Reviews for Love, Nina : A Nanny Writes Home
Booklist Reviews 2014 April #1
*Starred Review* With a who's who at the beginning that ranges from film director Stephen Frears to Maxwell, the author's "ex-pony," you might guess this is not your typical memoir. Not only that, but it comprises the tuneful, descriptive letters Nina wrote in the 1980s, while she tried her hand at nannying in London, to her sister, Vic, who stayed basically at home, near Leicestershire, England. The nannied children were young Sam and Will Frears--their arty, daffy children's conversations fill the pages--living with their sharp, blunt mother, Mary-Kay Wilmers, deputy editor of the London Review of Books. Nina herself, then just 20 and new to the task of being a nanny, was a lover of London and quite the observer, documenting for her sister back home the who, the when, and her full-blown, clever, open-eyed take on the what of life at the Wilmers-Frears. Stibbe notes that nannying is "not like a job really, just like living in someone else's life," but what a funny, artist-filled life she lived, and how well she watched and participated. This is an offbeat paean to families, real and cobbled-together, to sisters and siblings, and to communicating with love. It's also a rare and wholly delectable epistolary slice of life. Copyright 2014 Booklist Reviews.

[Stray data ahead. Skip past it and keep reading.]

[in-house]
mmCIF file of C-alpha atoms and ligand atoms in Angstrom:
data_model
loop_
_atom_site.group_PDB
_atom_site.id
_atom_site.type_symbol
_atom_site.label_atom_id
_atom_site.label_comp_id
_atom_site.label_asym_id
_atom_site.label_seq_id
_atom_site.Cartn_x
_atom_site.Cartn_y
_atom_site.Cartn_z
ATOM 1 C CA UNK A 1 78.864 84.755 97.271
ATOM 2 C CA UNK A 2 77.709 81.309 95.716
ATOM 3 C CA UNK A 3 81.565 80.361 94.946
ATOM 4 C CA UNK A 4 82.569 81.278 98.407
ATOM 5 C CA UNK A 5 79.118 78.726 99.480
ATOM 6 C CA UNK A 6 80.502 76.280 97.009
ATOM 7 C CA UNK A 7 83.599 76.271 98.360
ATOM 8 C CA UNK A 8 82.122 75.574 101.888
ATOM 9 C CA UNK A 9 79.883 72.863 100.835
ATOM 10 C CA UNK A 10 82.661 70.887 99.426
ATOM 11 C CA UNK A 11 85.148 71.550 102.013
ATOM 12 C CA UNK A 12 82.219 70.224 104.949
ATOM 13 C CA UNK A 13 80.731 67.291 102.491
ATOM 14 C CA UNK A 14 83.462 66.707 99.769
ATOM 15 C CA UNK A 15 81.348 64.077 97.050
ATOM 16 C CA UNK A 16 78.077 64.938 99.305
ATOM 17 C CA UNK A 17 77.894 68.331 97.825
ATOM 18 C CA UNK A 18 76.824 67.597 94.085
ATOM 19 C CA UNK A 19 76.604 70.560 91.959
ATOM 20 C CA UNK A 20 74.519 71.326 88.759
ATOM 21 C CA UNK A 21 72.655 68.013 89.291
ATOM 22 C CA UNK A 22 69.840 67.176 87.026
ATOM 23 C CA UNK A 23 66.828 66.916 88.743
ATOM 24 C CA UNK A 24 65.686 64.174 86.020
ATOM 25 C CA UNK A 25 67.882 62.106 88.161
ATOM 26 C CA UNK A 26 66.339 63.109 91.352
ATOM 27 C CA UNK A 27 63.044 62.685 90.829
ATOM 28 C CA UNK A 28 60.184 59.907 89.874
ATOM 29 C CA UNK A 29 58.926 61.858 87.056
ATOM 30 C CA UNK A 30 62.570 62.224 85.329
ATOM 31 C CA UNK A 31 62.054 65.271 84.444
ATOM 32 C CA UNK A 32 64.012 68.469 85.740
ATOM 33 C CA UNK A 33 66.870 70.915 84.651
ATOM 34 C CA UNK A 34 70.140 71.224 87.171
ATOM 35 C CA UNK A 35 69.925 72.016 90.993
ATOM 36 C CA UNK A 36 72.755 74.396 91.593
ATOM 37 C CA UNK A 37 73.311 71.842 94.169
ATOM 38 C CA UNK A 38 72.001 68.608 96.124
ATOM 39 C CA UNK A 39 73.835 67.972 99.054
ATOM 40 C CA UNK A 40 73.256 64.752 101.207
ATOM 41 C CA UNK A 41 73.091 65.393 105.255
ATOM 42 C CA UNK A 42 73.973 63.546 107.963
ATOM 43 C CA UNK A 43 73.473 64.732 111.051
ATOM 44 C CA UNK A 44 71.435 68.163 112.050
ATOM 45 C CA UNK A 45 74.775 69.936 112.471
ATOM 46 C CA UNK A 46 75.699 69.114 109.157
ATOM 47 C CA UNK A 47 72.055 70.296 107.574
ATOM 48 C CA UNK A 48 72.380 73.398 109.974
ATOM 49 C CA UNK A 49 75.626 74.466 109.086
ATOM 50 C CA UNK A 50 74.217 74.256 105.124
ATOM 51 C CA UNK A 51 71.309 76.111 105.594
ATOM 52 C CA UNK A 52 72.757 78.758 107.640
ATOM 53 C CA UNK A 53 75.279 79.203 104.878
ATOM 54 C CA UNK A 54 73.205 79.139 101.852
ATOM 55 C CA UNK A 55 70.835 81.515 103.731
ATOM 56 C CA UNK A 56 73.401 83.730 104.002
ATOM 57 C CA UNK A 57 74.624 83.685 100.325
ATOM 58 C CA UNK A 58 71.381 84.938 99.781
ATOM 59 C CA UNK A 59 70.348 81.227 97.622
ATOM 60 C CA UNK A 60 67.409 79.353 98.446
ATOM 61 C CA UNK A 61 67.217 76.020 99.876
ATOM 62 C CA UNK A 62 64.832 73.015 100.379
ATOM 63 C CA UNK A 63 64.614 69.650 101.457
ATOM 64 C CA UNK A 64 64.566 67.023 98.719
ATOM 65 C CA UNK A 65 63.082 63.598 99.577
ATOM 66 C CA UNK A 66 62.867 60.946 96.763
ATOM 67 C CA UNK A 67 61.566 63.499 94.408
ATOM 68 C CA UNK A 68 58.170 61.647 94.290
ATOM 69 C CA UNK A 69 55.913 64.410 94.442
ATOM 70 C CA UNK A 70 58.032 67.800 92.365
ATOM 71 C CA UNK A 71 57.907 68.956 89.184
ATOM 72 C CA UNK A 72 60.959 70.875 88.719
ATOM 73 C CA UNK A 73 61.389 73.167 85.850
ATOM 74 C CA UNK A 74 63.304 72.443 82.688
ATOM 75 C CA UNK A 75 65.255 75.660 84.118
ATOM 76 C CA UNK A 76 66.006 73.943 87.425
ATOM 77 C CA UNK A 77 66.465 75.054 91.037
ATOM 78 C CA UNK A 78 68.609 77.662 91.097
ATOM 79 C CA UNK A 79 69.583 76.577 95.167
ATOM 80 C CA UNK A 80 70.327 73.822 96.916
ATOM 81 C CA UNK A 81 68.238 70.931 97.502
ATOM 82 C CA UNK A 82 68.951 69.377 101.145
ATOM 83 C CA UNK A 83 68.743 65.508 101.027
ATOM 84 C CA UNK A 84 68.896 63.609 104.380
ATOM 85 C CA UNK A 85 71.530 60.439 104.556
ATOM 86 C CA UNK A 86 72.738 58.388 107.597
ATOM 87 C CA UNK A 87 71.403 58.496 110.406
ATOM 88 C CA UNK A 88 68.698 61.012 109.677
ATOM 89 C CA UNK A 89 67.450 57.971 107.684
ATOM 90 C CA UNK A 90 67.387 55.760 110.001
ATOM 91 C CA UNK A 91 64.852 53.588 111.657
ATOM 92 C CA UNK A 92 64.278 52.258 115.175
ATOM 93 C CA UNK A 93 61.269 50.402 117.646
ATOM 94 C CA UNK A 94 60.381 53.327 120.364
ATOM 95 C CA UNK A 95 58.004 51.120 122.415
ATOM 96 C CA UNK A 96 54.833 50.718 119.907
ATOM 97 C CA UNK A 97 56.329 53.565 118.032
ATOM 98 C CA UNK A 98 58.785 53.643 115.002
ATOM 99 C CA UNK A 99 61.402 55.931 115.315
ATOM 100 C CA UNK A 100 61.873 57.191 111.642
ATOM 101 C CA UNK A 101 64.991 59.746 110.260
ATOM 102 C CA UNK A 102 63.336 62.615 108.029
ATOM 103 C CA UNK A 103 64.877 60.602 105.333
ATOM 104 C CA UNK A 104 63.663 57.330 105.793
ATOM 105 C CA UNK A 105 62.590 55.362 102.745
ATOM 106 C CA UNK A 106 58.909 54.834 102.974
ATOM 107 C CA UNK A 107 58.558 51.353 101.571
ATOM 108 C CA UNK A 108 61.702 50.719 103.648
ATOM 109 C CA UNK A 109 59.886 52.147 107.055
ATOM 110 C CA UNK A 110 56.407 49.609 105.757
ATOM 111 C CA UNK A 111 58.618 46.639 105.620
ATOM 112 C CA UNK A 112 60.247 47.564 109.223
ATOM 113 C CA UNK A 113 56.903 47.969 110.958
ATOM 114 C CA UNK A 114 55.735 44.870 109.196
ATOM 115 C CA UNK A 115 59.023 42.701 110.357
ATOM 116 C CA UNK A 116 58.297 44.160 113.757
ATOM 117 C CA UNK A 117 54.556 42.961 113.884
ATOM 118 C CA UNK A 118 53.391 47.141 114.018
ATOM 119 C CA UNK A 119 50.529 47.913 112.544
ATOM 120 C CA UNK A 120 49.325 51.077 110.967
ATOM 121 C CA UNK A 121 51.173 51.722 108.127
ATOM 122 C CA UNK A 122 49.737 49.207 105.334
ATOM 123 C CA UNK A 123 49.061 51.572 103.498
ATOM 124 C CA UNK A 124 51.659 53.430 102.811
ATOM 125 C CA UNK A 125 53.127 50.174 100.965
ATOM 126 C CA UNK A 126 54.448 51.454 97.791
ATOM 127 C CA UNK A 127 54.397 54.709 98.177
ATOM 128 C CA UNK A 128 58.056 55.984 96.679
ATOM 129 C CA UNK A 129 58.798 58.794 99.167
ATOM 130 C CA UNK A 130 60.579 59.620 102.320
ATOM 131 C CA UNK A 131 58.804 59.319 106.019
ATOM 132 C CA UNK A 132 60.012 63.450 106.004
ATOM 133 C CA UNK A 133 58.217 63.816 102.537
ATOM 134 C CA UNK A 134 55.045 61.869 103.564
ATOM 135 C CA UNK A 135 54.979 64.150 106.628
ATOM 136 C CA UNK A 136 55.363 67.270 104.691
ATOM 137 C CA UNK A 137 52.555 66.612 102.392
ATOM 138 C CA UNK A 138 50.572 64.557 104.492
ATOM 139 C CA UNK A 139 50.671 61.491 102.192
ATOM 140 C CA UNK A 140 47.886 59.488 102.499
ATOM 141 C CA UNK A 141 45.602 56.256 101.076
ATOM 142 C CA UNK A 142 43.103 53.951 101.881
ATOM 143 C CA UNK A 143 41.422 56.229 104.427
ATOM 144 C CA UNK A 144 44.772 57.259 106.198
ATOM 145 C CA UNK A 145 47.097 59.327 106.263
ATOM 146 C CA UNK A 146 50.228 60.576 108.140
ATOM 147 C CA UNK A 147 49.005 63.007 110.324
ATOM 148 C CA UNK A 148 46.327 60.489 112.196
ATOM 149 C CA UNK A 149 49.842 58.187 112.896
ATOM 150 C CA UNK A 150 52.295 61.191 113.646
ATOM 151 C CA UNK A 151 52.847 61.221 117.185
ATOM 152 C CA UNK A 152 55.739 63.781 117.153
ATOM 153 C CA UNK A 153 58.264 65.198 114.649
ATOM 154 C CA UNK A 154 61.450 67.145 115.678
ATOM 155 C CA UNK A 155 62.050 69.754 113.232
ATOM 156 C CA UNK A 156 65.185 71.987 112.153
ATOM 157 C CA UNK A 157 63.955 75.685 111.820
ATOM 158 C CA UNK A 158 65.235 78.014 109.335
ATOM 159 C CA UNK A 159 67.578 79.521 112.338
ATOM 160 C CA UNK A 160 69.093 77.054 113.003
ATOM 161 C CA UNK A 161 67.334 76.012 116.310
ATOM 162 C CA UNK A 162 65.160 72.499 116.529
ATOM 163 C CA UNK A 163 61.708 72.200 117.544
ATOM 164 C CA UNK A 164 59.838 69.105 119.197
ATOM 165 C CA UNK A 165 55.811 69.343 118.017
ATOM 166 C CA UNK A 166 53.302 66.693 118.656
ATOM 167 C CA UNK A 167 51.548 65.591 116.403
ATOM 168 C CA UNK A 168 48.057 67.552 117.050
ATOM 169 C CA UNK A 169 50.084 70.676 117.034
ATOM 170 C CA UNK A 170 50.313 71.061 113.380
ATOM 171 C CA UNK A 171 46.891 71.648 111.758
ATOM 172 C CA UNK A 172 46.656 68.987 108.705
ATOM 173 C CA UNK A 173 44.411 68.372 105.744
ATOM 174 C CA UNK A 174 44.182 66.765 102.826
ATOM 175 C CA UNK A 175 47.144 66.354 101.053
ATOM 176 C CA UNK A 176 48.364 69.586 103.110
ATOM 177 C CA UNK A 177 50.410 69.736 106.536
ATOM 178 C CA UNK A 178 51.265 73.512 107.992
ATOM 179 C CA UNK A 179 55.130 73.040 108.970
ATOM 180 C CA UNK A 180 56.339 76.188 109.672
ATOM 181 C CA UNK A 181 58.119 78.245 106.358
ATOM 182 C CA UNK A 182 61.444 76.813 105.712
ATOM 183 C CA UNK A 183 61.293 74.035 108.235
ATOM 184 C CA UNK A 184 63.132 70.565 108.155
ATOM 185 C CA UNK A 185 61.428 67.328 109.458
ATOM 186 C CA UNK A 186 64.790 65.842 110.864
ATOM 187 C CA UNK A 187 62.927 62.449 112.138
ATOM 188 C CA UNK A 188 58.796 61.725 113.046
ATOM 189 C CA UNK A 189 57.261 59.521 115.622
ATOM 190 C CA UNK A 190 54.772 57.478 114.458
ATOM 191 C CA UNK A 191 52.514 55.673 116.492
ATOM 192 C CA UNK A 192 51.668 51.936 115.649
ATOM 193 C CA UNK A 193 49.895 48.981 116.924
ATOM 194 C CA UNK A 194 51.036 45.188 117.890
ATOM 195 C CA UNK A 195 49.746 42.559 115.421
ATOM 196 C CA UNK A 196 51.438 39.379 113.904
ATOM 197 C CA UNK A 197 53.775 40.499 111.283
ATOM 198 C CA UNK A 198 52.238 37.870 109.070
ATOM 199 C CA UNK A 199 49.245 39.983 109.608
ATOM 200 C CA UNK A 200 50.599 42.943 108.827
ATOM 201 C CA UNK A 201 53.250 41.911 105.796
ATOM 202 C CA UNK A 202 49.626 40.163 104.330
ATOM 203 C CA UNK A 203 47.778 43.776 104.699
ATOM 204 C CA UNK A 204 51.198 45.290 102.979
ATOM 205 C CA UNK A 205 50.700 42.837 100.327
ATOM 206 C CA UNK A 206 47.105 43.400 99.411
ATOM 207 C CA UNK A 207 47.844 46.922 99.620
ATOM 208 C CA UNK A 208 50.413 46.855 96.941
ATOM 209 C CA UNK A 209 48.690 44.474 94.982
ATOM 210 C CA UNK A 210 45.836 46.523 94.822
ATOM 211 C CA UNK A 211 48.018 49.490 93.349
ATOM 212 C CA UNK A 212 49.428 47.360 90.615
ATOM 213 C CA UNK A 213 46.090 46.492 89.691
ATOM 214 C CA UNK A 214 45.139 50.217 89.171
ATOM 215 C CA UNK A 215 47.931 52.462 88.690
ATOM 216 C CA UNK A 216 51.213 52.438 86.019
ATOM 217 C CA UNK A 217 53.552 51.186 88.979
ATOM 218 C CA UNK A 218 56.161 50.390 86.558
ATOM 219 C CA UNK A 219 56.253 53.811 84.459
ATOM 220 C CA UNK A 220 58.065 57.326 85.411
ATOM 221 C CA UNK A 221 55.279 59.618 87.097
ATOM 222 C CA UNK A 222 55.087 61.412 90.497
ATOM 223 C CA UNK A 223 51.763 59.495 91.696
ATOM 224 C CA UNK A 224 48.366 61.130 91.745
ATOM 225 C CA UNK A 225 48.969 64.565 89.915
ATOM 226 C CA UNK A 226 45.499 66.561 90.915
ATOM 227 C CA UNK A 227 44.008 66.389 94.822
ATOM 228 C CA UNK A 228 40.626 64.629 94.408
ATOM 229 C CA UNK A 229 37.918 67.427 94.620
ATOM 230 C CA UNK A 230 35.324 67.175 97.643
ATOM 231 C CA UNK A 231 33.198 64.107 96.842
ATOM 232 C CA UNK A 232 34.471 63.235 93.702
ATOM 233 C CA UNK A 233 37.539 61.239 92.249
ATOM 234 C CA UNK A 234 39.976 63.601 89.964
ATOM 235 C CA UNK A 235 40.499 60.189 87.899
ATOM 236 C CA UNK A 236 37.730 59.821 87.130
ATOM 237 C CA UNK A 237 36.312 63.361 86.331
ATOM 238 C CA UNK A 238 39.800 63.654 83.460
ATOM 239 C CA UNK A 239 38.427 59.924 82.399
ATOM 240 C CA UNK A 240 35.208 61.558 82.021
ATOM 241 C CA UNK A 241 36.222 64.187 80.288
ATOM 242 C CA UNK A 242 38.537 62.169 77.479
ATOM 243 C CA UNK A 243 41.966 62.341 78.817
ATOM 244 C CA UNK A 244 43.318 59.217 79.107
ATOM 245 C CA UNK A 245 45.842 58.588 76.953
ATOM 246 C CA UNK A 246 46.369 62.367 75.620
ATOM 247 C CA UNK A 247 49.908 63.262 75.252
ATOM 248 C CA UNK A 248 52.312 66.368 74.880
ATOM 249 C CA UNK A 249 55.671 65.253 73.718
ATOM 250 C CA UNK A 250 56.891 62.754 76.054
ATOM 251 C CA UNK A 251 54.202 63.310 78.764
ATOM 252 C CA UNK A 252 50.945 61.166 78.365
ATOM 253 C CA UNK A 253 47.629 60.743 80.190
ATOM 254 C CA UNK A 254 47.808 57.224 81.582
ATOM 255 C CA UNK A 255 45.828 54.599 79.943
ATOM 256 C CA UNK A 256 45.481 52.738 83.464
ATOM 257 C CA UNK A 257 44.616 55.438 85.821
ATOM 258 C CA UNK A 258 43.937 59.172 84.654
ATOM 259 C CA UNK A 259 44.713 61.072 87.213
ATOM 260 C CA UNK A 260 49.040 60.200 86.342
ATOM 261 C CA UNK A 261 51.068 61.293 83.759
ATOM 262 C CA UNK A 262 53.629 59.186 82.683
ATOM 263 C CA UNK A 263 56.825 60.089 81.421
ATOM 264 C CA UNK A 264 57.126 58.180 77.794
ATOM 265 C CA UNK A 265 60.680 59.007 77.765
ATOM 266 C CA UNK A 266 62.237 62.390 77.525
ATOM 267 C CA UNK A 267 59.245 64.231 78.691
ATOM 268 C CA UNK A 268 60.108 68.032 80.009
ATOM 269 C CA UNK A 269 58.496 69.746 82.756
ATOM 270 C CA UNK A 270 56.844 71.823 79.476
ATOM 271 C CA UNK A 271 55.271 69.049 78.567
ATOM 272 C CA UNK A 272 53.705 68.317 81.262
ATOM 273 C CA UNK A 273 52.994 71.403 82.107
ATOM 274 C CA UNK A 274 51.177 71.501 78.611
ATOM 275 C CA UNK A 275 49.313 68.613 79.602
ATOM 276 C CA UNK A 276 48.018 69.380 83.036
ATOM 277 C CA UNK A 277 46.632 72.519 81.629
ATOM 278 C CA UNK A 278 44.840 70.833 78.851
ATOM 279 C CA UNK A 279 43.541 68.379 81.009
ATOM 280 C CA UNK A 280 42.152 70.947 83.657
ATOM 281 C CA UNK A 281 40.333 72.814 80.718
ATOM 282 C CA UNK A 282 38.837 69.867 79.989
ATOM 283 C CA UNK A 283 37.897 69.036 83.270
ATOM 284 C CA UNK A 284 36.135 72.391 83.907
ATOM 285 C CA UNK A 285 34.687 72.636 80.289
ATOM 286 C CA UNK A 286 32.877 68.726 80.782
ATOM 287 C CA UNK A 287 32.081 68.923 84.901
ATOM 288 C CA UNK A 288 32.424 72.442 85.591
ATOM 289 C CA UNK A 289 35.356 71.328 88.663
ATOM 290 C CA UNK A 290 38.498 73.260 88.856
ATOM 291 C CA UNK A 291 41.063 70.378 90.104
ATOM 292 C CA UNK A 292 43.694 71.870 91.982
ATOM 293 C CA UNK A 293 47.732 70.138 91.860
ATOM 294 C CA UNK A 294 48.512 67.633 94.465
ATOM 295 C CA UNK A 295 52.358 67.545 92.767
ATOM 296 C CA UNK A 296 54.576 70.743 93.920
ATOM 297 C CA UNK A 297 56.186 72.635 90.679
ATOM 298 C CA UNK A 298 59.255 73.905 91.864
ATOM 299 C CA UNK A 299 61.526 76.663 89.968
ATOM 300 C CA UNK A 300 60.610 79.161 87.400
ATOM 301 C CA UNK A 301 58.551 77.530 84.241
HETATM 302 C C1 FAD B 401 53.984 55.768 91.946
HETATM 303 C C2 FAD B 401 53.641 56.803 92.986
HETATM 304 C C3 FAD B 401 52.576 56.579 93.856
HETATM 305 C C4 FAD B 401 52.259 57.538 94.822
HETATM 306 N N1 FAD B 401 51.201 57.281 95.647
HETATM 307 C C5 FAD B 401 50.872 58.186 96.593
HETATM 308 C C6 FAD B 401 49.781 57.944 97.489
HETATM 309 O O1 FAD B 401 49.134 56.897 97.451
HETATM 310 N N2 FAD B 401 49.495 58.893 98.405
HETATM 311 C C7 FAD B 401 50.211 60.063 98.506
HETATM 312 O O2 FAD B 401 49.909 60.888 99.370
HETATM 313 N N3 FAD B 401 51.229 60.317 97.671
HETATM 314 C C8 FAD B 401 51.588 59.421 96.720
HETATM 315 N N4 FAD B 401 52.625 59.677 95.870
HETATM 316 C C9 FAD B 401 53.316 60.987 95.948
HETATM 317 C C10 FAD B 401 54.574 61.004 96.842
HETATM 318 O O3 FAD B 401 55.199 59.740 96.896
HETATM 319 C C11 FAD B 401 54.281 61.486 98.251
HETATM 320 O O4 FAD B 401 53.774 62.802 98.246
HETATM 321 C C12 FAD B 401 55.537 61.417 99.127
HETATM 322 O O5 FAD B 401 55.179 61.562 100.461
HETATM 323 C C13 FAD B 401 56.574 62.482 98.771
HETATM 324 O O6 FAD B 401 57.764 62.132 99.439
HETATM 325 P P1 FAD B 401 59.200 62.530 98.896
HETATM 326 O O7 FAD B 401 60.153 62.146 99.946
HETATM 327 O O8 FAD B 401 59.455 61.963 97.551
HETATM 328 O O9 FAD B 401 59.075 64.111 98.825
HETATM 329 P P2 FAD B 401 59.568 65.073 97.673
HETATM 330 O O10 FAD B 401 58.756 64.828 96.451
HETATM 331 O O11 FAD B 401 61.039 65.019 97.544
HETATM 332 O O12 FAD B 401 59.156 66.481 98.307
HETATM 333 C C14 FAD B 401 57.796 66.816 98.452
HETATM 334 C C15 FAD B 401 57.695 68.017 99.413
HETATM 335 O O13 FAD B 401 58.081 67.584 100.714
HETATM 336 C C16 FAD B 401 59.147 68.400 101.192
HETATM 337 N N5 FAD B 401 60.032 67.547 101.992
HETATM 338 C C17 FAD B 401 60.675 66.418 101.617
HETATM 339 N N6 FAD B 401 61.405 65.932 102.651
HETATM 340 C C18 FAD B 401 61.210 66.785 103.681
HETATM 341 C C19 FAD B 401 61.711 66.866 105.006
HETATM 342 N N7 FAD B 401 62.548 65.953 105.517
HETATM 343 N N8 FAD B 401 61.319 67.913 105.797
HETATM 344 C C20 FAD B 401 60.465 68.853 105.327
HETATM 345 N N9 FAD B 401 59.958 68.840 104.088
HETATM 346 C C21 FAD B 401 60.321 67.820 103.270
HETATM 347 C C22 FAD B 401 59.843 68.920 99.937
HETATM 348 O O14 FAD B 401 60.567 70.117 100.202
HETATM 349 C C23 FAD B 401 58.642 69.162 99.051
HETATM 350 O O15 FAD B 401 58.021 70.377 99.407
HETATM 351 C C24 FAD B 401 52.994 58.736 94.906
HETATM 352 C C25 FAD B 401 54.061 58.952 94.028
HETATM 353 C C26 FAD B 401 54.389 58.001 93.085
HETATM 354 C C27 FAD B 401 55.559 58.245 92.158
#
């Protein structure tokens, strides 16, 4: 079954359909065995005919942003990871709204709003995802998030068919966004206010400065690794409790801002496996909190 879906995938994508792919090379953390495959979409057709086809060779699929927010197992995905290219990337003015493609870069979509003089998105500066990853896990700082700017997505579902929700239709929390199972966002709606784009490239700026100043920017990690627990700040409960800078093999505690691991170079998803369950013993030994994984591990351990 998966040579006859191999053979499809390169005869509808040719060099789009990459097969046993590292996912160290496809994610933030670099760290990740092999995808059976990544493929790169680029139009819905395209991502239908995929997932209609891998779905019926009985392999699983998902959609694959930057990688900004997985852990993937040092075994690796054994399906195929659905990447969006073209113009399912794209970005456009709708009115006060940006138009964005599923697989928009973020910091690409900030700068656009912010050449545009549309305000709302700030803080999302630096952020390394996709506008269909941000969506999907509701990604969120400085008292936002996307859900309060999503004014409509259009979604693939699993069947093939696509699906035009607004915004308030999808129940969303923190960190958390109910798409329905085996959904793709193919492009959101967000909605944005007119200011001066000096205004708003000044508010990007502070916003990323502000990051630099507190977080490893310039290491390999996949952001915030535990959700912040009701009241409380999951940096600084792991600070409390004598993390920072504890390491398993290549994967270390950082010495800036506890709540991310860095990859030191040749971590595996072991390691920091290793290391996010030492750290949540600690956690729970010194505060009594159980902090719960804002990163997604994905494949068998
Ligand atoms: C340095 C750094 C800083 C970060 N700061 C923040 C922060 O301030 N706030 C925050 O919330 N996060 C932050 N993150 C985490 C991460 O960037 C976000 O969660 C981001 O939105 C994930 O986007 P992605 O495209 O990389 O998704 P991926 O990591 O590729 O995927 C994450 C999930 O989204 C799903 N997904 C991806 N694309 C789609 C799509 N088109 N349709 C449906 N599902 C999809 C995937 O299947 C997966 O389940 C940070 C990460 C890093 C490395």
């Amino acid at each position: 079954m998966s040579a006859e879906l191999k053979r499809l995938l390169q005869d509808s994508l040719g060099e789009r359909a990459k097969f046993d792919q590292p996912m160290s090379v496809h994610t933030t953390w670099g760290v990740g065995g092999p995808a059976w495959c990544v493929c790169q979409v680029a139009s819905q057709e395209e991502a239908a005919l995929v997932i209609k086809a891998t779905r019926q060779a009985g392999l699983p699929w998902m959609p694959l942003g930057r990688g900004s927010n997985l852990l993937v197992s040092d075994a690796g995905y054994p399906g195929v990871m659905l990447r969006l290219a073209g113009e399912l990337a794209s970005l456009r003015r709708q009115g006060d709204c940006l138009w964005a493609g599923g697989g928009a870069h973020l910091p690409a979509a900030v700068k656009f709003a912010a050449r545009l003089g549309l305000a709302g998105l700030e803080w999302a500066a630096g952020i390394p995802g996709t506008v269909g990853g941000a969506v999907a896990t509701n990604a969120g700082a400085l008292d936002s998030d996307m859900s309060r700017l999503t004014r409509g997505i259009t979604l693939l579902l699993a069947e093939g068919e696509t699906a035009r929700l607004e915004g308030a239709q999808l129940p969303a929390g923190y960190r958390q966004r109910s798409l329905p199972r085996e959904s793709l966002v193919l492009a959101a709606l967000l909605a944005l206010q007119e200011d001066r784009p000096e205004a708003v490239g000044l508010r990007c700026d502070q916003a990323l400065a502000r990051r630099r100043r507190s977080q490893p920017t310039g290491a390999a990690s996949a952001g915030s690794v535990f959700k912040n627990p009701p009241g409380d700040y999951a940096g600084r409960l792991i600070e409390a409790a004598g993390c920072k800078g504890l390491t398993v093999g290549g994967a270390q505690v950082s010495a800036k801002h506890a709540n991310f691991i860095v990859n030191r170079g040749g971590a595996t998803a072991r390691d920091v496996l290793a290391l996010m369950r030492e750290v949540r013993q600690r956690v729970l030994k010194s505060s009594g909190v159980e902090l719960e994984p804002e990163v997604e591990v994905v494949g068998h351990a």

Library Journal Reviews Newsletter
This epistolary memoir is a compilation of letters that 20-year-old Nina Stibbe wrote home to her sister while working as a nanny for the two sons of Mary-Kay Wilmers, editor of the London Review of Books. The letters contain Nina's misadventures as a nanny rubbing elbows with the northwest London literary set (the playwright Alan Bennett is a frequent dinner guest) over mediocre attempts at bolognese. Nina is clumsy and self-deprecating but generously shares tidbits of conversation between the two boys, Sam and Will Frears. VERDICT This eccentric collection of letters will appeal to fans of British quirk; the dialogue is so snappy it's almost incredible. (c) Copyright 2014. Library Journals LLC, a wholly owned subsidiary of Media Source, Inc. No redistribution permitted.